How Does Melatonin Act Against GERD?
There are two ways in which melatonin works on GERD. One, it regulates gastric acidity by inhibiting excess acid formation. It also stimulates the production of bicarbonate (which is an alkali) that neutralizes excess acid produced within the stomach.
Two, it strengthens the lower esophageal sphincter (LES). Relaxation of LES is a major reason for acid reflux. Nitric oxide is a chemical that relaxes the LES. However, the type of relaxation brought by nitric oxide (and many other chemicals) is temporary. While a temporary relaxation of the esophageal sphincter is normal, and indeed required, too much of it can cause acidic contents to enter the esophagus and cause heartburn. Melatonin inhibits the biosynthesis of nitric oxide, thereby helping to strengthen the LES and reduce reflux.
Natural Sources of Melatonin
Our body produces melatonin naturally. However, certain lifestyle habits and health problems can hamper the production of melatonin. These include sleep disruption, alcohol, caffeine, blood sugar imbalances, exposure to light, stress and age, among others.
There are certain foods that contain melatonin, like:
- Sweet corn
- Red wine
Certain foods contain tryptophan (a precursor for melatonin), which can also be a great way to increase the production of melatonin.
Foods rich in tryptophan are:
- Dairy products (avoid cheese)
- Beans and pulses
- Sunflower seeds
- Sesame seeds
- Whole grains
- Turkey and chicken
How Much Melatonin Helps?
Studies showing efficiency of melatonin to relieve GERD symptoms used a dosage of 3 mg/day for 6-8 weeks. Some experts also suggest a higher dosage of 6 mg for 40 days to treat GERD. You should consult your Functional Therapist to set the right supplement dosage for your condition. Melatonin taken in combination with L-tryptophan and B vitamins is also highly effective in treating GERD.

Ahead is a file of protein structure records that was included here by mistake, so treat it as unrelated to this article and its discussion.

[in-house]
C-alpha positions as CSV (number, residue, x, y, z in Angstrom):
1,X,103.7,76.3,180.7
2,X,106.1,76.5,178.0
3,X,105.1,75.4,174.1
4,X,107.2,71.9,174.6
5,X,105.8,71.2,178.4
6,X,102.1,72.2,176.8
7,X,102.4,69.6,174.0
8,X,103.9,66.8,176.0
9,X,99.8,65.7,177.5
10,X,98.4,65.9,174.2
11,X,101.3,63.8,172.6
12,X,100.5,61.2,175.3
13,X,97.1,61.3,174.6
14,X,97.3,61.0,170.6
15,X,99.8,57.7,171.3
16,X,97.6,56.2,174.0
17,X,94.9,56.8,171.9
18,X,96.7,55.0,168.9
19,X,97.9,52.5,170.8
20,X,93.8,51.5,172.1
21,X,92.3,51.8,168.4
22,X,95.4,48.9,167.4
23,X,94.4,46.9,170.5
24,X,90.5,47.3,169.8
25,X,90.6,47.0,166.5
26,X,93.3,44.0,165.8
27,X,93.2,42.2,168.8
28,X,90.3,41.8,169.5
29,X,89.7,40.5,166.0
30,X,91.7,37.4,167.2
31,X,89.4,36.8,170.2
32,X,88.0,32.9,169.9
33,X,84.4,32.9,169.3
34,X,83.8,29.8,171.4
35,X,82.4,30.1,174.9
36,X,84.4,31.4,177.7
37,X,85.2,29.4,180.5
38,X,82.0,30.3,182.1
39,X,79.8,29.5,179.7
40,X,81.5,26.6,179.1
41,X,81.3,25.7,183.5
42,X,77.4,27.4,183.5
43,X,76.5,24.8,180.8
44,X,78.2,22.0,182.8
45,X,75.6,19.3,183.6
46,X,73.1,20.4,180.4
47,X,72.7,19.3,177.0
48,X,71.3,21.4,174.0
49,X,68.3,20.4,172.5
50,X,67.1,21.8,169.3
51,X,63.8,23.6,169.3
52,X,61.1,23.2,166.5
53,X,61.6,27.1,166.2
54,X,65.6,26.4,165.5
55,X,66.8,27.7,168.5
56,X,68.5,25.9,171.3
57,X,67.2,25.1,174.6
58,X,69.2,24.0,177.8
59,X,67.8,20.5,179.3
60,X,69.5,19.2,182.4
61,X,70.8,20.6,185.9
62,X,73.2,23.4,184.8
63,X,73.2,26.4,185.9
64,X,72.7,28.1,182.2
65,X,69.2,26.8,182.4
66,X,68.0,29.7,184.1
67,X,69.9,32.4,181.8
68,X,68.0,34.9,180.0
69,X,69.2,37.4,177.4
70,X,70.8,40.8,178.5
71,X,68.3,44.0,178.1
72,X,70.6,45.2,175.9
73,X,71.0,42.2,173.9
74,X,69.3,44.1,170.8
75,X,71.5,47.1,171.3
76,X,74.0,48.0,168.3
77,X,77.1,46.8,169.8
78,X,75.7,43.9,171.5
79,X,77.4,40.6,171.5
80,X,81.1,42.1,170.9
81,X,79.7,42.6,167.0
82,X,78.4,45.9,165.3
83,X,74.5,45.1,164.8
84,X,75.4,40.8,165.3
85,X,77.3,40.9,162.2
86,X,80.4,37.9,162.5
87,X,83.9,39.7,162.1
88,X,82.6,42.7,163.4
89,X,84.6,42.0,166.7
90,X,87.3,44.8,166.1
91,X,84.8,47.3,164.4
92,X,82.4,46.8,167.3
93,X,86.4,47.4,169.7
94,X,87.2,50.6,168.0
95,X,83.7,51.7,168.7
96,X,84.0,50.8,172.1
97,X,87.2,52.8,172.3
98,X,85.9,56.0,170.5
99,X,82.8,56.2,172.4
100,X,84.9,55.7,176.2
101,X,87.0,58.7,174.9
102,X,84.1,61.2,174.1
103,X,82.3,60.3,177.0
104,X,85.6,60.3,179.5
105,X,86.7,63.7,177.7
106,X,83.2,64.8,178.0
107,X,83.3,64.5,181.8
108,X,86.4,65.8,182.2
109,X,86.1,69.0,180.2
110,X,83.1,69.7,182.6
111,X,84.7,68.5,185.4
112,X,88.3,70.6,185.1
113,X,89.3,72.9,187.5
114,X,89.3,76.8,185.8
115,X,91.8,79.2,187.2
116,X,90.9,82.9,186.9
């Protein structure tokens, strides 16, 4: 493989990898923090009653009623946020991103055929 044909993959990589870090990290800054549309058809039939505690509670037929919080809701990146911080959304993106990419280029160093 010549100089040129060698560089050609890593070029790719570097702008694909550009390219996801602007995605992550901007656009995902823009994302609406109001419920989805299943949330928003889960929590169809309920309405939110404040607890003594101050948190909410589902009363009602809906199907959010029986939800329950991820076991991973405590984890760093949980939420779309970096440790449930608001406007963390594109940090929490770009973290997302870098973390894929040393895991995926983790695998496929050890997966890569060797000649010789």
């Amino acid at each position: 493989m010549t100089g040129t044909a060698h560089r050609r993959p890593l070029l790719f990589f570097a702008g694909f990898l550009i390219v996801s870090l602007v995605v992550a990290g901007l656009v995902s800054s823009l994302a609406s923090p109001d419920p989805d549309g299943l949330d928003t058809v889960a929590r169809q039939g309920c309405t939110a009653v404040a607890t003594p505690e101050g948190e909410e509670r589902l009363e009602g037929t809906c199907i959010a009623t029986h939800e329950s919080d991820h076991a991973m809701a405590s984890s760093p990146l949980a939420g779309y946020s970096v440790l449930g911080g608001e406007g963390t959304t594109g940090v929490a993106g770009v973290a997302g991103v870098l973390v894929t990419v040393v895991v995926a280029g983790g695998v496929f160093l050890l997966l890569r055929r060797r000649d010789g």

Here’s one supplement combination that worked for a GERD patient in a study.
- Melatonin 6 mg
- 5-hydroxytryptophan 100 mg
- D,L-methionine 500 mg
- Betaine 100 mg
- L-taurine 50 mg
- Riboflavin 1.7 mg
- Vitamin B6 0.8 mg
- Folic acid 400 mcg, and
- Calcium 50 mg
Is Melatonin Safe?
Melatonin taken as a supplement (even synthetically produced) is safe at low doses (2 mg per day) even if taken for a long time (as long as 2 years). In some rare instances, melatonin can cause side effects like:
- A temporary feeling of depression
- Stomach cramps
- Dizziness, and
- Daytime sleepiness
Melatonin for GERD – The Final Verdict
Melatonin has been proven to be an effective and safe supplement for relieving symptoms of GERD as well in treating stomach ulcers. Studies have shown it to be safe even for long-term use. Side effects are rarely seen if the supplement is used at low dosages.
Melatonin production by stomach cells is 400 times greater than that produced by the pineal gland in the brain. This underlines the importance of this hormone in gastrointestinal health. Research done to highlight its role in the health of the gut has yielded definite results and has made us realize the importance of this hormone in maintaining gut health.